There are any number of spaces that can be repurposed in a facility. The key to finding them is looking at your space in a new way. "To begin, managers should walk their facility before or after closing," says Dahlmann. Concentrate on improving convenience. For fitness centers in the snow belt, "move through the facility as if it were a snowy day. What would you need and want close to the door? Shovels? Snow melt? Walk-off mats? Mop and bucket?" asks Dahlmann. "Chances are, these items are not stored in a place [that is] adjacent to the front door, where you need them most. But don't lose heart! Is there a corner that can accommodate an alcove or closet?"

Be sure to consider not only what is convenient for you, but also for your staff and membership. "A manager should walk the entire facility through the eyes of each member group and staff member to gain the best perspective for evaluation," Dahlmann says. "Think pragmatically about what works best. How about the space under stairwells? With consideration of local codes, take a look at these spaces and tap into their potential for more storage." Another option is involving your staff. Are they at loose ends without a compact storage area for disinfectant and cloths to clean the equipment? Still another is surveying your membership. Do they crave a private room for trainers to conduct their fitness assessments, rather than out in the open?

"Most of the ideas come from frustration - [We're] really sick of this space, how can we improve it? - or necessity - [We] have a new piece of equipment coming, where are we going to put it?" says Gallagher. "My staff is great about suggesting ideas, and also our members [are good,] since they tend to consider Ripples their space, also." No matter how frustrated you are with space constraints or hearing complaints, be sure to do your research before breaking out the toolbelt. "The need to repurpose should be sound," says Dahlmann.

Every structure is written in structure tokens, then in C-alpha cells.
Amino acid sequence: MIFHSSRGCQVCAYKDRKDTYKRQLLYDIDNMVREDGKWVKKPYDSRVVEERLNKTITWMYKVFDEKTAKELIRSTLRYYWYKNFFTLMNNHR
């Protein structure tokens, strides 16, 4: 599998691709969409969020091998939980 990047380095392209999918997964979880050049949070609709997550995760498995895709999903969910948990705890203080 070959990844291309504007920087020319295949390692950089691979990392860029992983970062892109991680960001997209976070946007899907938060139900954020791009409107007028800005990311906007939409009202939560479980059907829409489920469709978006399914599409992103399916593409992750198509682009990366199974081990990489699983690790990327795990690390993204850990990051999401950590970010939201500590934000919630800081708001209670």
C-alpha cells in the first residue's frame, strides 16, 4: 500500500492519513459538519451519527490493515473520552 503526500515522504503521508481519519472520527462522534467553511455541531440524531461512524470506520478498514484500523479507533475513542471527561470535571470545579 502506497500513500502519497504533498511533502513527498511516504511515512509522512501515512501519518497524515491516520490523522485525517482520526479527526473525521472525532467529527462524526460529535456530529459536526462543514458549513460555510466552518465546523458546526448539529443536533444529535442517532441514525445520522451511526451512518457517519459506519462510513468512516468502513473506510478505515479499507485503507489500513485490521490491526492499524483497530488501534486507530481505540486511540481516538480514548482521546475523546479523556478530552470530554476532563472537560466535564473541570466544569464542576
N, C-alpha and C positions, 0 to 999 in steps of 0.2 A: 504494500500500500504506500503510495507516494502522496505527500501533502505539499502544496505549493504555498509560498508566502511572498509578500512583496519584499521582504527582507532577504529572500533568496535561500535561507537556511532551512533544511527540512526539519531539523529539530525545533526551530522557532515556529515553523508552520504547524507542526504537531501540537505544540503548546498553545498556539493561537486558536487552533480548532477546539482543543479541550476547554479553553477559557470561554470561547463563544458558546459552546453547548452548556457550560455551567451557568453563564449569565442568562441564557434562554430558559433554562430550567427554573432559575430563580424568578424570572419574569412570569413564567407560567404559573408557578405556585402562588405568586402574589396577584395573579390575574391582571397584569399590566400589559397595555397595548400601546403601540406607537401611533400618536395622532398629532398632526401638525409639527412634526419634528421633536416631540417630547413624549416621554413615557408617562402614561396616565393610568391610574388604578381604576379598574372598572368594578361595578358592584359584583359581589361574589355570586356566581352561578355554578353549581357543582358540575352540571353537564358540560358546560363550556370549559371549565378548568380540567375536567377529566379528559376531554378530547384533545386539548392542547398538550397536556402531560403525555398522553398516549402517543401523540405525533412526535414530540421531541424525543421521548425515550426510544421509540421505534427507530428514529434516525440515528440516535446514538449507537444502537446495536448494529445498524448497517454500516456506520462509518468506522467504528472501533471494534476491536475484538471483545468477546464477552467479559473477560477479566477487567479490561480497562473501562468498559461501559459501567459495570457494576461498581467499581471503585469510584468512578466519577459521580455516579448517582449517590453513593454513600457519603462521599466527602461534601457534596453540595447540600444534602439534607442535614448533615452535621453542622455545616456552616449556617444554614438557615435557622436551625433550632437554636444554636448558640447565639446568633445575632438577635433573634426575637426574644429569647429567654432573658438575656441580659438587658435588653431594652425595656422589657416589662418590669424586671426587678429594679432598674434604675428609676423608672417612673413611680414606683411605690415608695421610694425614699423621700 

Common space vacuums

In Dahlmann's experience, the most commonly underused small spaces in fitness centers are the lobby, entry areas, corners, hallways and the space under stairwells. "While I wouldn't want to be so harsh as to say these spaces are 'wasted,' I do believe that we can be smarter about the design of many of these spaces," she says.

Gallagher has found innovative ways to repurpose many of these areas in his facility. "The alcove between the front desk and machine room is now a secondary stability ball area or stretching nook," he says. "Within my front desk space, a comfy chair, plant and bookcase create a cozy space [for members] to sit and look through training books."